Sisterhood Everlasting by Ann Brashares
Published June 14, 2011
I’ve always been a fan of the Sisterhood of the Traveling Pants series so when I saw that there was a final book to the series, I was partly pleasantly surprised and partly hesitant to what to expect from this book. When I realized that this book was set 10 years later, I was more hesitant to read this book because the characters would no longer be the same teenagers I had come to love. Thankfully, I found the book to be delightful and wonderful.
My favorite character in the past few books was Bridget – there was something about her that I simply loved. Plus, she was played by Blake Lively in the movies so it only added to her charm. However, I was disappointed to find out how much I didn’t enjoy reading about Bridget in this book. She was so flaky and all over the place. Was she always like this? I don’t remember her being this free spirited. I knew she was always the most free spirited one but not to this degree. I honestly felt terrible for her boyfriend, Eric, who has been with her for a very long time and clearly loves her despite her absentmindedness and somewhat craziness. I mean, there was a scene in the book where she randomly decided to move one day, forgot to tell Eric and so when Eric came home from work, he was so confused as to why his house was completely bare. Honestly, I don’t know how many guys can handle that kind of spur of the moment situations.
My second least favorite character was Carmen. I was never such a huge fan of her, to be perfectly honest, but I was glad to see that she is now a somewhat successful actress. However, other than that though, I felt like she didn’t know what she really wanted to do. She was always looking for someone to talk to; she didn’t even know if she wanted to really marry her fiancé; she seemed to lost touch with her ethnic roots, etc. I was also very surprised to find out that she had lost a lot of weight since that was always something that was a concern of hers so kudos for her for finally shedding those extra pounds. For some reason, I just did not find her as memorable as I used to.
Not sure if you have noticed but I’m going backwards in rank from my least favorite to my favorite character in this book. Tibby was probably my second favorite character in this novel. She wasn’t really mentioned – more like she was referred to a lot since she was no longer in the US but in Australia and none of her best friends were in any real contact with her. When the whole Greece incident happened, I was shocked that Tibby would do that to her friends and it wasn’t until I found out the real reason that I realized how much she had suffered and there were a lot of emotions evoked out of me. I’m not sure what she did was the best route but I definitely understood her a lot more.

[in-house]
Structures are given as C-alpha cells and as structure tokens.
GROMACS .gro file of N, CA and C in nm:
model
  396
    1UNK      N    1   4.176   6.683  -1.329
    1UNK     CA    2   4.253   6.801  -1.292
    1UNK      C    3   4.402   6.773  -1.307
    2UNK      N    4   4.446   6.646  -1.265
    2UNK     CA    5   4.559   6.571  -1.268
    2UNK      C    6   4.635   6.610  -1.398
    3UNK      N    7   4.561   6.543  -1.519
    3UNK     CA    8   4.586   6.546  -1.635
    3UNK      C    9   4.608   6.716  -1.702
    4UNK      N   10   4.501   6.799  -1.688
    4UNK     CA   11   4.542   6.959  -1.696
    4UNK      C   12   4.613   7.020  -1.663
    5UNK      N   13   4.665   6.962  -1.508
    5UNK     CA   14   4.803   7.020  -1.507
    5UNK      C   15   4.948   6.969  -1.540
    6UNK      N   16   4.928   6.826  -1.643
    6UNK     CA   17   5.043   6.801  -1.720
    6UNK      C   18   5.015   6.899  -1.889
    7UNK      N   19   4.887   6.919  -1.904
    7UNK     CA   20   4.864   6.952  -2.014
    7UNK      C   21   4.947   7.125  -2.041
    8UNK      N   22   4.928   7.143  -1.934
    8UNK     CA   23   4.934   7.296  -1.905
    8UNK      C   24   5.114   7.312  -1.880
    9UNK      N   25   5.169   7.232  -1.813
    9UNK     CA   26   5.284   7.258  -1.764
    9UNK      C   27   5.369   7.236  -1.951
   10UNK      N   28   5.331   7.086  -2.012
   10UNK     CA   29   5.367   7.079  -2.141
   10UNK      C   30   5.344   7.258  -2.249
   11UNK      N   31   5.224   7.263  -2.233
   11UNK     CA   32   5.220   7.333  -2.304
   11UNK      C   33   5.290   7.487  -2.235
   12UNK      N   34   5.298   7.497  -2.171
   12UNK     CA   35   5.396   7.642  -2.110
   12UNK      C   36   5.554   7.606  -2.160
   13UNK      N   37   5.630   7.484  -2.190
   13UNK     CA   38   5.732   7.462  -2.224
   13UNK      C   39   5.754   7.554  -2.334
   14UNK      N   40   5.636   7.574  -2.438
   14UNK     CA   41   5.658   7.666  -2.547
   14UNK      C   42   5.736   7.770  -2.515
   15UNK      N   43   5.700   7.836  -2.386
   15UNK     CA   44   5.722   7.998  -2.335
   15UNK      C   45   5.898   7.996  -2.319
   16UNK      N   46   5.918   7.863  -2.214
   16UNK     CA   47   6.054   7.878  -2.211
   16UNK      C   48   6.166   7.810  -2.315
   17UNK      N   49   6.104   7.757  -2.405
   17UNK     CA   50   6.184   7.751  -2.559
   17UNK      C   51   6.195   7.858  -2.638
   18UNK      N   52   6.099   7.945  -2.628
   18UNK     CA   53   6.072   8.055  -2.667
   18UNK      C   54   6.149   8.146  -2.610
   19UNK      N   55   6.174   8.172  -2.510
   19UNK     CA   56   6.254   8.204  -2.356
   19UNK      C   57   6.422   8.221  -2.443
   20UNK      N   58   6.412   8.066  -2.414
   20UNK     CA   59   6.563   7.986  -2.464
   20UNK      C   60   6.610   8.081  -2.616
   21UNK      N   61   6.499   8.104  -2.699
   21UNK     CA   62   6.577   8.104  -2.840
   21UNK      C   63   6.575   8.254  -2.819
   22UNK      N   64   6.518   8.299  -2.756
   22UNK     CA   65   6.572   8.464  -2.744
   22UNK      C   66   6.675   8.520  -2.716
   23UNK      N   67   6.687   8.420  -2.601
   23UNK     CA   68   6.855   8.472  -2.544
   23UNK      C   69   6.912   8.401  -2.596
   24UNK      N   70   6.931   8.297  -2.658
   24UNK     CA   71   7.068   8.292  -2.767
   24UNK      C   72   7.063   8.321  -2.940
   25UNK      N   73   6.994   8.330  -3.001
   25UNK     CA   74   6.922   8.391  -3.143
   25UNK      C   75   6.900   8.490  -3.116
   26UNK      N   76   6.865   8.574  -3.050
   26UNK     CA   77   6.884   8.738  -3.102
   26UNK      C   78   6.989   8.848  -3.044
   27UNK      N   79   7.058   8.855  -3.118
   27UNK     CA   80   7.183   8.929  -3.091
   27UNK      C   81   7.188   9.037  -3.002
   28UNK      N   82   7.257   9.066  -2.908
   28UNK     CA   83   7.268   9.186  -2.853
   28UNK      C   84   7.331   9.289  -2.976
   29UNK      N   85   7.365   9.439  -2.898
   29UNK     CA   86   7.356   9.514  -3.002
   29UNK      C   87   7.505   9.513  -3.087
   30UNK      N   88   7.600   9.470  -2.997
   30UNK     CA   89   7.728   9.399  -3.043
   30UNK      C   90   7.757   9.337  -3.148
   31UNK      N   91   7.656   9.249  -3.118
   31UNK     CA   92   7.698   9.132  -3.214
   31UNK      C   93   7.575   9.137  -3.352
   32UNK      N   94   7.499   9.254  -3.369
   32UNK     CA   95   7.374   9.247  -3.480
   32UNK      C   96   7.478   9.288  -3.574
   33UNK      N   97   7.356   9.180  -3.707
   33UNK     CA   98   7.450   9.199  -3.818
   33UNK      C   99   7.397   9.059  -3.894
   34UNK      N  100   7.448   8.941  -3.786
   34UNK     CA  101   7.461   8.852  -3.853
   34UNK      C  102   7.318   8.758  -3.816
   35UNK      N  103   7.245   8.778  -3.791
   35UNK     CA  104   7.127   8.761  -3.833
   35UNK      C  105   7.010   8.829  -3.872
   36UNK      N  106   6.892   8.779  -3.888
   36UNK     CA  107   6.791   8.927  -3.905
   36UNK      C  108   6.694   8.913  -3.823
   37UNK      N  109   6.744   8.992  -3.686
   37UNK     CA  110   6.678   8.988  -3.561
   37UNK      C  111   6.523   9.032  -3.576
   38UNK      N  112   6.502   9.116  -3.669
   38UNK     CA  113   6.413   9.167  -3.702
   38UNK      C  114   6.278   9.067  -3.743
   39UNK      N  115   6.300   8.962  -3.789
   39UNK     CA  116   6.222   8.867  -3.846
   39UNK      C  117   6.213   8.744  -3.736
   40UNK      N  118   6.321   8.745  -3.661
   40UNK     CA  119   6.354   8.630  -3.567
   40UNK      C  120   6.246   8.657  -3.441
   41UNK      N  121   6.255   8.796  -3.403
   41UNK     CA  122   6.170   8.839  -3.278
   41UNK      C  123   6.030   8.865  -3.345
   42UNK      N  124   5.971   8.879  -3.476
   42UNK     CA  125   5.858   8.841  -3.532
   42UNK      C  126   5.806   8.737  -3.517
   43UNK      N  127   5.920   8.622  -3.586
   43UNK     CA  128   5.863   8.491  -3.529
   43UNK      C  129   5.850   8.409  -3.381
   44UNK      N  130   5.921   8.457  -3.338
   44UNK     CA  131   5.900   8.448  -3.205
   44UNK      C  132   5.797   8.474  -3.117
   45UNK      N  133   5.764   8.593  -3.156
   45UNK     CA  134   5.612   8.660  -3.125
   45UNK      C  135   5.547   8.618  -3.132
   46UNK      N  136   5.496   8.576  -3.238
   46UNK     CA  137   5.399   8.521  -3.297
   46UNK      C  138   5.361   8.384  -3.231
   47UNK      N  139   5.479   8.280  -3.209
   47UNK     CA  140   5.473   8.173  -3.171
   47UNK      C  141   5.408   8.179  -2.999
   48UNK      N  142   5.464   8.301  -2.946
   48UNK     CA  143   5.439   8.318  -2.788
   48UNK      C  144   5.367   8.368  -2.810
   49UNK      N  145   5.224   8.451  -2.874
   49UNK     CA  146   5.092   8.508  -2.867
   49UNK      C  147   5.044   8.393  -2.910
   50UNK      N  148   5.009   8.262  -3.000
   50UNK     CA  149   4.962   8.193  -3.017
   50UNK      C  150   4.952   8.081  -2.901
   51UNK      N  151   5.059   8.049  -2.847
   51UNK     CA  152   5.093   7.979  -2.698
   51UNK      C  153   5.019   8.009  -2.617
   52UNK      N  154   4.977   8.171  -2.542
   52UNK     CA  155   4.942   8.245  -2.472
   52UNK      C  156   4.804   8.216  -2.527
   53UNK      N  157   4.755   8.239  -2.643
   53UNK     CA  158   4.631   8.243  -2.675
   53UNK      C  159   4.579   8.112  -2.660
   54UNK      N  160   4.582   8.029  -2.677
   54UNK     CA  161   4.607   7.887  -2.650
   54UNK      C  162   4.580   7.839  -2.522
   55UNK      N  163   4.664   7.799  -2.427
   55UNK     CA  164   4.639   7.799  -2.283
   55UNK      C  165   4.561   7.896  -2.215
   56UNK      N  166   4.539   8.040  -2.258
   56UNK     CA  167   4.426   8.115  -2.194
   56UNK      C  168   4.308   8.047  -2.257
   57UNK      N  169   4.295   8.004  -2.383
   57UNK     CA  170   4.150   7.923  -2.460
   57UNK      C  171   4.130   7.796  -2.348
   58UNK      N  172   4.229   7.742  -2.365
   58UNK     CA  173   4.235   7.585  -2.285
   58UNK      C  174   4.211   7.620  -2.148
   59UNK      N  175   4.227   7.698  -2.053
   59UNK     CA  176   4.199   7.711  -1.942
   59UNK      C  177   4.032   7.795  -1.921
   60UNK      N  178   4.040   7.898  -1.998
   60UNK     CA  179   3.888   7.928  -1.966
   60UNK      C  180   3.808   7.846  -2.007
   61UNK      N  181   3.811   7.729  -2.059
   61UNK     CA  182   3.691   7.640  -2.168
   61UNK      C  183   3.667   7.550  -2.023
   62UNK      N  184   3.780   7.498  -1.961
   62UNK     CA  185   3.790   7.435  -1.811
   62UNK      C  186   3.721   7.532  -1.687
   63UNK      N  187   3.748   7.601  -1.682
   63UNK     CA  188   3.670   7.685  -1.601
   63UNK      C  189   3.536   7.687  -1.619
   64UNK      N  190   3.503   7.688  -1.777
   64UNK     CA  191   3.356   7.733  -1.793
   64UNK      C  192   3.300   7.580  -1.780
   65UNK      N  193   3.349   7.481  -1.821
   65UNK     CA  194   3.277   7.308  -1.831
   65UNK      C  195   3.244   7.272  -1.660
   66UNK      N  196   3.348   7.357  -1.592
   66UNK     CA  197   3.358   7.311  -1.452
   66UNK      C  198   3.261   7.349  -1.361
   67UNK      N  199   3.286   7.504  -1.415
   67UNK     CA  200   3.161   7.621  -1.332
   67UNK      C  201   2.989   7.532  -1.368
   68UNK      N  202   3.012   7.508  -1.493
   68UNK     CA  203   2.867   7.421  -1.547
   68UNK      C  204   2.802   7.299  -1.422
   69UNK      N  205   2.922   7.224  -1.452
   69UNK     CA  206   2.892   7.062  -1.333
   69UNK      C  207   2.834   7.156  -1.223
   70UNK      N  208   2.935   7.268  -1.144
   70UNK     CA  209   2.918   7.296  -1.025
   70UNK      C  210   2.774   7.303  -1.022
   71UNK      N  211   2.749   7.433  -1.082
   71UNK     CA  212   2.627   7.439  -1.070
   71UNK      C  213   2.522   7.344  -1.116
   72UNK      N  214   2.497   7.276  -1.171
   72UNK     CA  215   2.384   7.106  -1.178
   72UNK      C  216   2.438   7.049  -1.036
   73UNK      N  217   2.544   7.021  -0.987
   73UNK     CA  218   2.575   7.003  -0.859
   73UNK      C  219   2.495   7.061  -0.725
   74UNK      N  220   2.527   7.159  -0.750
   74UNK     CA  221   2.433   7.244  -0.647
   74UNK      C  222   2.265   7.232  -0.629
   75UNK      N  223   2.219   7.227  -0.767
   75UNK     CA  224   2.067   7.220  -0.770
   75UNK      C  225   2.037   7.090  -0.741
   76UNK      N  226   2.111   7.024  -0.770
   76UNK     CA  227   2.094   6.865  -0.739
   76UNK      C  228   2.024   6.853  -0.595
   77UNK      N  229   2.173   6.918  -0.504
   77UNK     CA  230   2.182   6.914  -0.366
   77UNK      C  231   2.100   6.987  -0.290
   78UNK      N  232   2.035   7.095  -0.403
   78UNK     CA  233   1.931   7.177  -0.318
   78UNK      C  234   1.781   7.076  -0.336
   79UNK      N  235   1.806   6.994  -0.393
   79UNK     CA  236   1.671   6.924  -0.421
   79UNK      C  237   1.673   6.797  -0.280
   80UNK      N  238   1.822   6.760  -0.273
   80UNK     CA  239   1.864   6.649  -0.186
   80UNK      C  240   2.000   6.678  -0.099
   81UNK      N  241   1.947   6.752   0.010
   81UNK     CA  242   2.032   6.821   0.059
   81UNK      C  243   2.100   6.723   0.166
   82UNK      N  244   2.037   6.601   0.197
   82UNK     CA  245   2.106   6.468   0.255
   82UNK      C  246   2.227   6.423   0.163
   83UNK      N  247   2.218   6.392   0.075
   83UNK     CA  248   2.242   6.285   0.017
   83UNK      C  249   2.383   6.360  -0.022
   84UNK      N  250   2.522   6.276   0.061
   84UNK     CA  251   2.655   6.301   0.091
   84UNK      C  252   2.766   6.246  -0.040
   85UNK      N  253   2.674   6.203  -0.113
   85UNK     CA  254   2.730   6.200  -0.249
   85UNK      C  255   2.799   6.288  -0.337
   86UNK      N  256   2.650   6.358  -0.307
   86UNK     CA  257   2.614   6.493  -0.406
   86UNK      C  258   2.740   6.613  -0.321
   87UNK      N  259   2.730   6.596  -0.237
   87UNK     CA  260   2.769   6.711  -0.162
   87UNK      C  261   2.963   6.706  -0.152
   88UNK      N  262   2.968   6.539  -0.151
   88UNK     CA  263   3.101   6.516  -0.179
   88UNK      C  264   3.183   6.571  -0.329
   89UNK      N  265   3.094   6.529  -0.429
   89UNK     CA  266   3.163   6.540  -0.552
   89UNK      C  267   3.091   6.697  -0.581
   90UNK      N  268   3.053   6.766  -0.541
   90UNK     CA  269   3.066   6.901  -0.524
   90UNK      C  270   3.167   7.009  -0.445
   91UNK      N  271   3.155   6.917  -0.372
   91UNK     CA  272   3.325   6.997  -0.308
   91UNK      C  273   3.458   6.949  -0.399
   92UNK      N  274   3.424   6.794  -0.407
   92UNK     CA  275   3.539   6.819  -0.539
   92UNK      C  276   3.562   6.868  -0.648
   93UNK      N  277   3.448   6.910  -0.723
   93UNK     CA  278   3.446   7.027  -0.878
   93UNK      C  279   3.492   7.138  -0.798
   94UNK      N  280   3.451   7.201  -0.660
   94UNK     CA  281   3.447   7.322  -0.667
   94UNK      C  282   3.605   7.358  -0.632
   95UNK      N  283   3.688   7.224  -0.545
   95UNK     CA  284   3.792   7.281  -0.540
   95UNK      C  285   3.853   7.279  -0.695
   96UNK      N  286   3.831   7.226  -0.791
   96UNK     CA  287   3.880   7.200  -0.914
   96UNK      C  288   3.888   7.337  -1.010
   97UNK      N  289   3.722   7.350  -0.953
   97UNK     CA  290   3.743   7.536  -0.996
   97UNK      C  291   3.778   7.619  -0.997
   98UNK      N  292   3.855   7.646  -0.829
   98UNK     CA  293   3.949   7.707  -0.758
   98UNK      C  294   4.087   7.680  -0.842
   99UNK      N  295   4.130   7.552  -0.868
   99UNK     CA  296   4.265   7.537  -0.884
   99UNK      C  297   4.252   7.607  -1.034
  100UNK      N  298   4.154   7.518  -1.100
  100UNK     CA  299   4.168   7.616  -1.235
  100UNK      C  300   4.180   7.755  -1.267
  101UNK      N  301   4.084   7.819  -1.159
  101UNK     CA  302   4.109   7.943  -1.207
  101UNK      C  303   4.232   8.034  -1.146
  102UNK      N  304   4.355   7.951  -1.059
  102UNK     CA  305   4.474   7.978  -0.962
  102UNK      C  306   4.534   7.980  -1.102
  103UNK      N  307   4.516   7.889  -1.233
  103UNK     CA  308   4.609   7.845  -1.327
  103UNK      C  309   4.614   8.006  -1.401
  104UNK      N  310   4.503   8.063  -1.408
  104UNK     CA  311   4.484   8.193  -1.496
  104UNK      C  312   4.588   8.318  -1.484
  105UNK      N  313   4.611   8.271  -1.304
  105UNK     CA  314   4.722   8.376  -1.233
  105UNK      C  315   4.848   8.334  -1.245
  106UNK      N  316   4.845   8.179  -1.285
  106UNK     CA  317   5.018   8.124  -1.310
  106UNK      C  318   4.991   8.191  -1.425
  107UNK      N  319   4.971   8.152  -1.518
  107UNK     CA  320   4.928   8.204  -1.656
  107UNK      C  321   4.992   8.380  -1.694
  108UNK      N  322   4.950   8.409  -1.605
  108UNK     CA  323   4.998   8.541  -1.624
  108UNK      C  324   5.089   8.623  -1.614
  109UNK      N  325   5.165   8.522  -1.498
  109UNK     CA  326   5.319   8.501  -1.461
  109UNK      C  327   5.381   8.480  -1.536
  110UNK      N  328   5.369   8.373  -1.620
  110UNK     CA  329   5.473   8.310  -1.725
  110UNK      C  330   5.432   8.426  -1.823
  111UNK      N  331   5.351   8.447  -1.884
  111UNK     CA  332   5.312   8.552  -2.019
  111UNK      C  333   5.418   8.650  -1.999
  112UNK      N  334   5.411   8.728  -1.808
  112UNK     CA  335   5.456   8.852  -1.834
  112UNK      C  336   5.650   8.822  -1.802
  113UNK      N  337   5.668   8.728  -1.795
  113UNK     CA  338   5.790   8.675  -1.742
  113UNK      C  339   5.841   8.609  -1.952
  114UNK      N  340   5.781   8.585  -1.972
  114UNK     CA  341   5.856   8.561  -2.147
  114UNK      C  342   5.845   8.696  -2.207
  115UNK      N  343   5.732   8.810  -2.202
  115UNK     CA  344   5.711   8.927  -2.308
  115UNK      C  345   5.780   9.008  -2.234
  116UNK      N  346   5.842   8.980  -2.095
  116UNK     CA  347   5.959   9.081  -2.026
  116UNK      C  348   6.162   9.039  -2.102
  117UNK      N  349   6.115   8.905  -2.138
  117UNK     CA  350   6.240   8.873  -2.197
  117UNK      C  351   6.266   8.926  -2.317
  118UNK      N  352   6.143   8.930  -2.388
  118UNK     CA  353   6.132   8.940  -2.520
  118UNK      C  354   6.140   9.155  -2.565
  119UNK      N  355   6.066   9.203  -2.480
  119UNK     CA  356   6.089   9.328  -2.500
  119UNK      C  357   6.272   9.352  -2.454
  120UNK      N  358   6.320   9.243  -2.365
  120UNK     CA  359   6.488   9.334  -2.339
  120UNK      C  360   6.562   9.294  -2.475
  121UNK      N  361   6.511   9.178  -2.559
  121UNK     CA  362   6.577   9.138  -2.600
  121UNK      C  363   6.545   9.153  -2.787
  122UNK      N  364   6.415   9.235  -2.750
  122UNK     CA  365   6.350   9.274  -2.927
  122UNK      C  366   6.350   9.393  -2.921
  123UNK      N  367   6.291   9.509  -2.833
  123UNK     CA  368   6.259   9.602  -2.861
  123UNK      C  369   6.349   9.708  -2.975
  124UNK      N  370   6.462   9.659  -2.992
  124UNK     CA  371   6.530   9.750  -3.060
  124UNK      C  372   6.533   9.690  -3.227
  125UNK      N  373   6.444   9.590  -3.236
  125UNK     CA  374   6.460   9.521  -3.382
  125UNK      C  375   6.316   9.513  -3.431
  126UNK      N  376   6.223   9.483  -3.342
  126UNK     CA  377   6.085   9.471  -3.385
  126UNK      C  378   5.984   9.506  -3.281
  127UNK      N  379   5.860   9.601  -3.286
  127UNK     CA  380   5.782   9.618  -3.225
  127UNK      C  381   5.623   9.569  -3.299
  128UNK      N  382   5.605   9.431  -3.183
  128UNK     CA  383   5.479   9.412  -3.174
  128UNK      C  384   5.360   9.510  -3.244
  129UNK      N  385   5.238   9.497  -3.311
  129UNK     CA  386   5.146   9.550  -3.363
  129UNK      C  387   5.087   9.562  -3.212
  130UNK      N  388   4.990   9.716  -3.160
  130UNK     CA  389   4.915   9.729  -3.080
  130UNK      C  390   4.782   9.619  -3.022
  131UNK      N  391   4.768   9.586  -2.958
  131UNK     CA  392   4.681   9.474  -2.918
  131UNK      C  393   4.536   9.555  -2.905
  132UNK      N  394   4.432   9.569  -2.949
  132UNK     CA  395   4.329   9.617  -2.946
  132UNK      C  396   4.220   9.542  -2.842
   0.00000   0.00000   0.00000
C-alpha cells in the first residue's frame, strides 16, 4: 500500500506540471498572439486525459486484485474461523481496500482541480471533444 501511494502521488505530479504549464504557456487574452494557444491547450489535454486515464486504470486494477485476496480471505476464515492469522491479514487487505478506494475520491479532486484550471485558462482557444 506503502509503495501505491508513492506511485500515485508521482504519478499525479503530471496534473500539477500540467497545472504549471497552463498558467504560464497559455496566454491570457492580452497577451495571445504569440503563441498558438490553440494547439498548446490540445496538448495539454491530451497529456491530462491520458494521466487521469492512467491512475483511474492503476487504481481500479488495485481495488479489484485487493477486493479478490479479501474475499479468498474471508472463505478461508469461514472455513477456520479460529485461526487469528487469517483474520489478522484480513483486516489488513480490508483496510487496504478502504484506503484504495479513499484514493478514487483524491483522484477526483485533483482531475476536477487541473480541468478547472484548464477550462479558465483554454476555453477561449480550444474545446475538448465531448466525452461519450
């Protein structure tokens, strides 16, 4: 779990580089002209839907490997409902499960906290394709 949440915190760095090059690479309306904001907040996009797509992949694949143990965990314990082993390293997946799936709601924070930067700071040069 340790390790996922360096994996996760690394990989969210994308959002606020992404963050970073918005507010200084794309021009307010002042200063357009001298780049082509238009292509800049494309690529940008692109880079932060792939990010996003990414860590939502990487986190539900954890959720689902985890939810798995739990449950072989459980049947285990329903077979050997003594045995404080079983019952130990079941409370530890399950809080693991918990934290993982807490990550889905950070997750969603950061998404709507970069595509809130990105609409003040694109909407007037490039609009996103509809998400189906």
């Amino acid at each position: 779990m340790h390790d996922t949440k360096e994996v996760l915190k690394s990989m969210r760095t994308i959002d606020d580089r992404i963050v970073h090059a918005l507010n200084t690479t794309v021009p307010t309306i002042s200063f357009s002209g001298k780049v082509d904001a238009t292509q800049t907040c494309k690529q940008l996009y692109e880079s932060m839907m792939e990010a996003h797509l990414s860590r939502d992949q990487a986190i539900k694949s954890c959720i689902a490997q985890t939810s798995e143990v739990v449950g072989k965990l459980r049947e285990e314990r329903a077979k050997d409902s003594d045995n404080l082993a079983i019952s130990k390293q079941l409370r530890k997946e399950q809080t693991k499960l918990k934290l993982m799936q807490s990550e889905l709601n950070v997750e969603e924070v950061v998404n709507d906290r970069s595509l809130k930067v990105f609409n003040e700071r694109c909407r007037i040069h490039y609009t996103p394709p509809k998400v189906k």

Lena was probably my favorite character not because of the things she did but because of her happy ending. I was so glad that she finally got that fairytale ending that I have been rooting for her since forever. However, it did take a very long time for it to finally happen. Before that though, I was so frustrated with her. She was such a downer – she seemed to hate life, hate people, hate everything basically. I was so glad that Tibby, through her letters, basically forced/convince Lena to take hold of someone she had lost a long time ago.
The plot was something I didn’t enjoy so much mainly because the ending was not at all what I had expected. I wanted a happy ending for everyone but no, there was no such thing. In fact, I’m positive that only Lena and maybe Bridget got a happy ending in this book. Which was just so incredibly sad. However, I have to say, the main thing that shined in this novel was definitely the writing. I absolutely loved it. It was eloquent, it flowed wonderfully, it elicited the right emotions from the reader (aka me), and it was just so relatable. There was enough description to understand what going on yet had left enough for the reader’s imagination.
Overall, spectacular book. The characters weren’t the main gem of the book but the poignant writing style. While the ending was not what was ideal but, in its own way, it was good.